Opened in 1979, the Rawhide is one of the last of a handful of old-school, unpretentious gay bars left in New York City. It is a survivor. But it won't be for long. The building that houses it on 8th and 21st in Chelsea was sold a couple of years ago and, according to our tipster with inside connections, the new landlord has jacked up the rent, nearly doubling it from $15,000 to $27,000 a month. The Rawhide's last day will be March 30.
Time Out NY
Mayoral front-runner Christine Quinn just had this to say about the Rawhide to New York magazine in January:
“One of the things I loved about Chelsea is that on Eighth Avenue, there is the Rawhide bar--not a luxury product. And for many years there were Latino guys from the neighborhood who had a folding card table every Friday and Saturday night and played dominoes. And they knew every guy who walked into the Rawhide, and every guy that walked in the Rawhide knew them. A leather bar may or may not be the best example, but it is the type of neighborhood experience we want to be able to have, what Jane Jacobs called ‘the eyes on the streets’ all watching out for each other.”
Known as the oldest levis-and-leather bar in the city, the "neighborhood friendly" Rawhide smells of beer and motor oil, or maybe it just seems to smell like beer and motor oil, because it should. An old motorcycle hangs from chains over a red-felt pool table, a grimy baby doll strapped to its muffler. The ceiling is painted black, pockmarked by industrial staples still gripping gray fluff that once belonged to Halloween cobwebs.
The walls (also painted black) are decorated with Herb Ritts posters of muscle models, Mr. International Leather 1990, and Tom of Finland poses--everywhere Tom of Finland--pressed into the black walls so they look somehow melded there.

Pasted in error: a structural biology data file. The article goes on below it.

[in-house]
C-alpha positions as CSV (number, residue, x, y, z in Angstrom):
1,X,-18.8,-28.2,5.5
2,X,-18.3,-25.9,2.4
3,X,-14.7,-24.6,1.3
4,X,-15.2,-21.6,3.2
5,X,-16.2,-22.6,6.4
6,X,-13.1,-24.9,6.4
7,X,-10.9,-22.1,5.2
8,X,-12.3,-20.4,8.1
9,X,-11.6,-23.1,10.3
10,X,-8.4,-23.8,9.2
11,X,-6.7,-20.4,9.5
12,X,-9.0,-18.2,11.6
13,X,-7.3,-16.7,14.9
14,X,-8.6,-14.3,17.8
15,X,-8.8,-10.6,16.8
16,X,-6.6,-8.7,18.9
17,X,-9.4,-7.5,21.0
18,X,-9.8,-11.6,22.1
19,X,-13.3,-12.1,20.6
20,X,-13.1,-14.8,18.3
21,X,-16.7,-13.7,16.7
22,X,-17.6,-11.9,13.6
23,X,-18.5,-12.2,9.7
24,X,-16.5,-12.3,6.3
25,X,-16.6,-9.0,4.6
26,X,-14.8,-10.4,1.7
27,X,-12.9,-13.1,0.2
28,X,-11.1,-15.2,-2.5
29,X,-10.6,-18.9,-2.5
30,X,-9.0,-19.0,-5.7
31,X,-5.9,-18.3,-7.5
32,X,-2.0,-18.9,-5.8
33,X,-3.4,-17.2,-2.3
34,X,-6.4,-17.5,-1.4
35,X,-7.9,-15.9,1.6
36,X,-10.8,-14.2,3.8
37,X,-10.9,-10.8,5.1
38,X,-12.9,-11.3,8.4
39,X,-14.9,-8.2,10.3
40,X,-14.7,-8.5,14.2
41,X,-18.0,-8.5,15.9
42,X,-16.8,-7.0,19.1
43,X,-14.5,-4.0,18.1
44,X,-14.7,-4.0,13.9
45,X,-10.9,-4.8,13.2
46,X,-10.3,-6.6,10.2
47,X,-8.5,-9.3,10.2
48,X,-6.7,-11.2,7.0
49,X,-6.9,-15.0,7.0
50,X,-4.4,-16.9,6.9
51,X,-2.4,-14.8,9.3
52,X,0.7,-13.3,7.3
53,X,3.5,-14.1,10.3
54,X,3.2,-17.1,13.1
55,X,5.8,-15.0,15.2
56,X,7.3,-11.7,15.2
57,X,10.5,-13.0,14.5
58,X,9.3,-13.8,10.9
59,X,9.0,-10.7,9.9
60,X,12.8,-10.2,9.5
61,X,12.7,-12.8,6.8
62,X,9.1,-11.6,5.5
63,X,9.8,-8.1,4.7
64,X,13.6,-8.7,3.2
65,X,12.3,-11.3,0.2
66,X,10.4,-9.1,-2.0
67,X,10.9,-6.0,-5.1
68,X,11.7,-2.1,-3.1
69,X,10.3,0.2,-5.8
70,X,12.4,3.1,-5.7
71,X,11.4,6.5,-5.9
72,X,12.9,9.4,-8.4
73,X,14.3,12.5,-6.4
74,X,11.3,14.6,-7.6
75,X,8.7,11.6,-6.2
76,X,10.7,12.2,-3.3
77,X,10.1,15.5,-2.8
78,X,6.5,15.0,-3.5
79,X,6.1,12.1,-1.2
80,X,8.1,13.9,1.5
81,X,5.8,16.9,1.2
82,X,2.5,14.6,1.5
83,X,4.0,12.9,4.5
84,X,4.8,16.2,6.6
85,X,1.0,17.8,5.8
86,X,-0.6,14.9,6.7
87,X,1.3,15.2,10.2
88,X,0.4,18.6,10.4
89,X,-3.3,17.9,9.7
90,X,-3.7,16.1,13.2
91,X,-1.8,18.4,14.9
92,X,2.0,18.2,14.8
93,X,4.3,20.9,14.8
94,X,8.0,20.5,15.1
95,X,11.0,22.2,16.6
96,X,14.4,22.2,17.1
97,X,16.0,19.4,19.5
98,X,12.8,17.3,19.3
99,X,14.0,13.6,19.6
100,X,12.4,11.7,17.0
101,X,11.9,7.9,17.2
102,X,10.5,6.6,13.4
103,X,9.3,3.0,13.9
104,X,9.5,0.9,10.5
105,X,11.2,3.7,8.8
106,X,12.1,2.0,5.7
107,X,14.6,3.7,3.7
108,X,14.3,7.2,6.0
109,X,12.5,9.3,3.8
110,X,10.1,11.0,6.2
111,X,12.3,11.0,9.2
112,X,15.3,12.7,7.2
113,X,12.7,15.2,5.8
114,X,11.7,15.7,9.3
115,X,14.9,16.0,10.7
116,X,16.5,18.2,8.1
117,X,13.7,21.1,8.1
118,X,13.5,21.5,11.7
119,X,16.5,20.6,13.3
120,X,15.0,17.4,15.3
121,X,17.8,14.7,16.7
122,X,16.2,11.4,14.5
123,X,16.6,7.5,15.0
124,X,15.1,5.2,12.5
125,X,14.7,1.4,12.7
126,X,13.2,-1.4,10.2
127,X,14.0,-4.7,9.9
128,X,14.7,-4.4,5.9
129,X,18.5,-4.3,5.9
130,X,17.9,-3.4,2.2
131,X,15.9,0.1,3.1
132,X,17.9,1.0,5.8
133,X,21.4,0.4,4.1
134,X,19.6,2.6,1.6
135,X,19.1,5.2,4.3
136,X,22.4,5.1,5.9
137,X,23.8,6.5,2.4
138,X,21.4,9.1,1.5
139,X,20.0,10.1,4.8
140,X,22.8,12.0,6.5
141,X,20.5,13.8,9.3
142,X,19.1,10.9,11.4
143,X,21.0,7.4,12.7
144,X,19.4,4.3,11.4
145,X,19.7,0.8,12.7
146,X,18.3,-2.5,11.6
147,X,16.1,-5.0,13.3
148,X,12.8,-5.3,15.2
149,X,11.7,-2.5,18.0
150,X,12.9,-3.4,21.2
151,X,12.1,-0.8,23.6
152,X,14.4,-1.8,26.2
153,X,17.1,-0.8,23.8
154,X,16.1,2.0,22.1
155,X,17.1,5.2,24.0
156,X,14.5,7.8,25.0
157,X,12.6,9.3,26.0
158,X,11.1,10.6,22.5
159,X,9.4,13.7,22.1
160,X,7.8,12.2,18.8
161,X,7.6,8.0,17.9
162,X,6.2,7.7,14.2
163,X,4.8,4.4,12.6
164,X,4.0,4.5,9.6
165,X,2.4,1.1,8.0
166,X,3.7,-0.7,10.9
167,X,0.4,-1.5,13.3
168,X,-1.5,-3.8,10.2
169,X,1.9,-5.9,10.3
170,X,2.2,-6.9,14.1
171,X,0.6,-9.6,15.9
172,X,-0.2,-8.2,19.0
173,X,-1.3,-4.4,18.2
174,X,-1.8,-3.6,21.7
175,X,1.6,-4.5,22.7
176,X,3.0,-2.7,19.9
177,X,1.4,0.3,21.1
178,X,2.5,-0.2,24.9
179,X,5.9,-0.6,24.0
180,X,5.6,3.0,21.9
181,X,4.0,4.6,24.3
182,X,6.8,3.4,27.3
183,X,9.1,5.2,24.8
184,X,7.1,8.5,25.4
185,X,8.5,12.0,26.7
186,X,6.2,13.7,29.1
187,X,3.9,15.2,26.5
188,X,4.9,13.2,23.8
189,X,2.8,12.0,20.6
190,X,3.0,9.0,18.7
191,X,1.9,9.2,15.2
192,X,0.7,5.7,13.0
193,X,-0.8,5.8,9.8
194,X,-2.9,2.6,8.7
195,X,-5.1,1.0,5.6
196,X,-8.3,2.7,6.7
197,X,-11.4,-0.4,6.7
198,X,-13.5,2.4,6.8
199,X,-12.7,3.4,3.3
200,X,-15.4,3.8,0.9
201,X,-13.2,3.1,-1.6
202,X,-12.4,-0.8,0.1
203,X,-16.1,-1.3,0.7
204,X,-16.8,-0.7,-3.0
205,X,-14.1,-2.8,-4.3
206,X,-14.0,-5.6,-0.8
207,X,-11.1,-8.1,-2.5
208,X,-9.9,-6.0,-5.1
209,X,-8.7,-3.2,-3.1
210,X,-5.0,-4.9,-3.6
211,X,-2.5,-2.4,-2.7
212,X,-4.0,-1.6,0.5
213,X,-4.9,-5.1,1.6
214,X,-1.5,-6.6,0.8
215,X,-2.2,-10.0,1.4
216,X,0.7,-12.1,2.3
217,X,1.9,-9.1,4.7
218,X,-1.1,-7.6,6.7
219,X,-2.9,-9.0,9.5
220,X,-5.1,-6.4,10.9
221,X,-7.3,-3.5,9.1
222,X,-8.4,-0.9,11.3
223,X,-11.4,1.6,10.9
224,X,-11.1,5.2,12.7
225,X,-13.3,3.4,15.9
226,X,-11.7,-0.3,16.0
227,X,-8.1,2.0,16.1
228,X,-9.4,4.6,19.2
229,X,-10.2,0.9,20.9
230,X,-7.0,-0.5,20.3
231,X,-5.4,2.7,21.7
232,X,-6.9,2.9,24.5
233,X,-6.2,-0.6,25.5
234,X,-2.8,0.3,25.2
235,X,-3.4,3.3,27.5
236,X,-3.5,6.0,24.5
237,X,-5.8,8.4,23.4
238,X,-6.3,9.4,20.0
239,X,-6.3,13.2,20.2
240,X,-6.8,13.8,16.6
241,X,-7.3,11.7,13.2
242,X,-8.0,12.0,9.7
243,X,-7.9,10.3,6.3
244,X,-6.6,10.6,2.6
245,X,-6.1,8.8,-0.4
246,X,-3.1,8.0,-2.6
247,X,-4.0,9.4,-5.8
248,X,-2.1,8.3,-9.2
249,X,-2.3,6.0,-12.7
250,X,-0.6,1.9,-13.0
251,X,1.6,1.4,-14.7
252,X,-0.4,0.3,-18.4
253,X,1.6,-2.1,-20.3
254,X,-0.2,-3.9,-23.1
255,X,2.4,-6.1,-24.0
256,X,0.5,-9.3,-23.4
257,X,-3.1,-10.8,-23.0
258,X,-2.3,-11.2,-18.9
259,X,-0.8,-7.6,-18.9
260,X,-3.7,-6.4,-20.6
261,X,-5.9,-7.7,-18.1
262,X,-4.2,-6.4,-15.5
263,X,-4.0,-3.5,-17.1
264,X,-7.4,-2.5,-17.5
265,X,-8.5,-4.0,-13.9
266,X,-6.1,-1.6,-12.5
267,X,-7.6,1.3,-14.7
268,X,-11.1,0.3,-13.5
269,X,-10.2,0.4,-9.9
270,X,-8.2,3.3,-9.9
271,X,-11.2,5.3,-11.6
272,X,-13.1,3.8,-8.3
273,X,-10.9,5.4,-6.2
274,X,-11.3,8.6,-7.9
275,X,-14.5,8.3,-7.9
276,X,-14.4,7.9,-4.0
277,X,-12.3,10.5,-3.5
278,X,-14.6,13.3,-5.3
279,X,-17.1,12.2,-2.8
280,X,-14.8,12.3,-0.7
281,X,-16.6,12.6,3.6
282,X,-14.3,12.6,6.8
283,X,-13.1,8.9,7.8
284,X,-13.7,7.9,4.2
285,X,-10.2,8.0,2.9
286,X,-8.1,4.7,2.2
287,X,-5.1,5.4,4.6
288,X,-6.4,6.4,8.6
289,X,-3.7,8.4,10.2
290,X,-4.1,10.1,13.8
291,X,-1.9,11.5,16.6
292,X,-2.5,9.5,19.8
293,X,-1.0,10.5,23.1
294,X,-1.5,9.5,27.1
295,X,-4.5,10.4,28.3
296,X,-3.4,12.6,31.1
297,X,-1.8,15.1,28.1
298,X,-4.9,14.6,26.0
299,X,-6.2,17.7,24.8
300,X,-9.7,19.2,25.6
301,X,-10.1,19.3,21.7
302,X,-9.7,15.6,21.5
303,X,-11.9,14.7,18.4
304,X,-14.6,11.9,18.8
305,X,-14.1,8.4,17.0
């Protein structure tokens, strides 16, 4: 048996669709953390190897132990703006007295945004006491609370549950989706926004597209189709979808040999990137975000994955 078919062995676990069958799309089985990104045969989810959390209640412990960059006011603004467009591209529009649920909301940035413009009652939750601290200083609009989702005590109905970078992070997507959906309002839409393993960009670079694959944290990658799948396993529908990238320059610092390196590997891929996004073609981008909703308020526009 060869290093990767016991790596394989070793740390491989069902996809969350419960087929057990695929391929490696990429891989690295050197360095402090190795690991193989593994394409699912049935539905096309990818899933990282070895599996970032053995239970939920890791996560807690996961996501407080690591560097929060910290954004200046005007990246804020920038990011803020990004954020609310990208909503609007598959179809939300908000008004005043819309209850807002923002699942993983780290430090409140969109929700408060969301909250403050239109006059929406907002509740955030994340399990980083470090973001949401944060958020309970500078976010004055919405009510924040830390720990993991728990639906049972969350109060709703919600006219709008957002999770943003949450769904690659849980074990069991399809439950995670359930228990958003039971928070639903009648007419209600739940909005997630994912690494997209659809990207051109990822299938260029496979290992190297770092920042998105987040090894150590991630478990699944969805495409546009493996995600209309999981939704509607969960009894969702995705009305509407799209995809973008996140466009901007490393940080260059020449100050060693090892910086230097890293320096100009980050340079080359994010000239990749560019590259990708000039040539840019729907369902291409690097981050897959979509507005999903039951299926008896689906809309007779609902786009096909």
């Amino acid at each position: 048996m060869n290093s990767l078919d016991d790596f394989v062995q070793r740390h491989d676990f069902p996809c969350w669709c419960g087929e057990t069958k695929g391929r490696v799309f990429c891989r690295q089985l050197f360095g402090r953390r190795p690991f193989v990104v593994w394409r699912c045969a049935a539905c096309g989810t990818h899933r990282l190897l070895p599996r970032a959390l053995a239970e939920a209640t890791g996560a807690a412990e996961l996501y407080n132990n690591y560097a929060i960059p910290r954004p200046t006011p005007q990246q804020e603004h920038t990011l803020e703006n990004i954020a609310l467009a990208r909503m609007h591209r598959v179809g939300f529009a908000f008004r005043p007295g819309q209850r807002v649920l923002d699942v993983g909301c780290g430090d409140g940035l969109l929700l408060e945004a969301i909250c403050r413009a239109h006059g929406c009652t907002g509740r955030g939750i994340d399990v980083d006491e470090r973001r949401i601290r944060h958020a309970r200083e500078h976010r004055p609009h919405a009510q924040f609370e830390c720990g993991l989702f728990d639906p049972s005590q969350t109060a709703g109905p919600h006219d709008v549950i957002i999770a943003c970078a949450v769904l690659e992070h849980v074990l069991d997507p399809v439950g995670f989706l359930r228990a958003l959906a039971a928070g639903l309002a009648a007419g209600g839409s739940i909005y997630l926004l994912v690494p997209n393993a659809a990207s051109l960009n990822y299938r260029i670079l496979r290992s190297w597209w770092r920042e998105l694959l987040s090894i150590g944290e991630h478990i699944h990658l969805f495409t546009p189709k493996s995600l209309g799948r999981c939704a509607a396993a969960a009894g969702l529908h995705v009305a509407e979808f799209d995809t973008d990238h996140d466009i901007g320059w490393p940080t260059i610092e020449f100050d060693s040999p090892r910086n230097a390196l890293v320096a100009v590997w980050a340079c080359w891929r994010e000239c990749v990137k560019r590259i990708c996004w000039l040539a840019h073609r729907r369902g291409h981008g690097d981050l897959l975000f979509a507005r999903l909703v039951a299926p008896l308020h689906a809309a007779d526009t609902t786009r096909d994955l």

In one corner, a combination Ms. Pacman/Galaga arcade game glows next to a Sopranos pinball machine that periodically announces "JIM" as its big winner. The bathroom doors are corrugated, like something from a junkyard, marked by signs that read: "One person at a time."
On the wall, a lighted Michelob clock, the kind of artifact you find in a basement rec room, glows in grassy light, half of its innocent putting-green image replaced by a nude man in the midst of giddy priapic achievement.
In the afternoon, when it's quiet and the sunlight outside tries in vain to enter through shaded windows, you can sit at the bar and talk to strangers. The men here are mostly older, survivors too, and if you listen, they will tell you something worth listening to.
At night, more men crowd the bar, young and old, their eyes on the go-go boy dancing on a wooden box. He's dressed in only combat boots and a thong. Now and then, one of the men steps up and slips a dollar into the thong. The music throbs--Michael Jackson's "Rock with You."
A certificate behind the bar proclaims the Rawhide winner of the "NYC Landmark Award" for 2012 from Odyssey magazine.
Mr. Rawhide 2011
And why hasn't it been landmarked? Why isn't it protected?
Thanks to Chelsea's so-called "success," thanks to the High Line and MePa, to Bloomberg's "luxury product" vision of the city, we are losing the Rawhide, its presence, its history, its meaning in the queer psyche of New York City, and for what? What kind of business can afford $27,000 a month? A sterile bank branch, a bubbly fro-yo joint, a dead-eyed 7-Eleven?
Every day, our city dies by one more of these thousand cuts. Some of the cuts are bigger than others, and this is one of them.
Tell Christine Quinn to put her money where her mouth is--if you value the Rawhide, then stand up for it.
from Colors of Leather
Thanks to reader Richie Cohen for tipping me off to this loss a couple
of weeks ago. I've been waiting until the deal was done and Richie
passed along the official go-ahead from the Rawhide to share the bad
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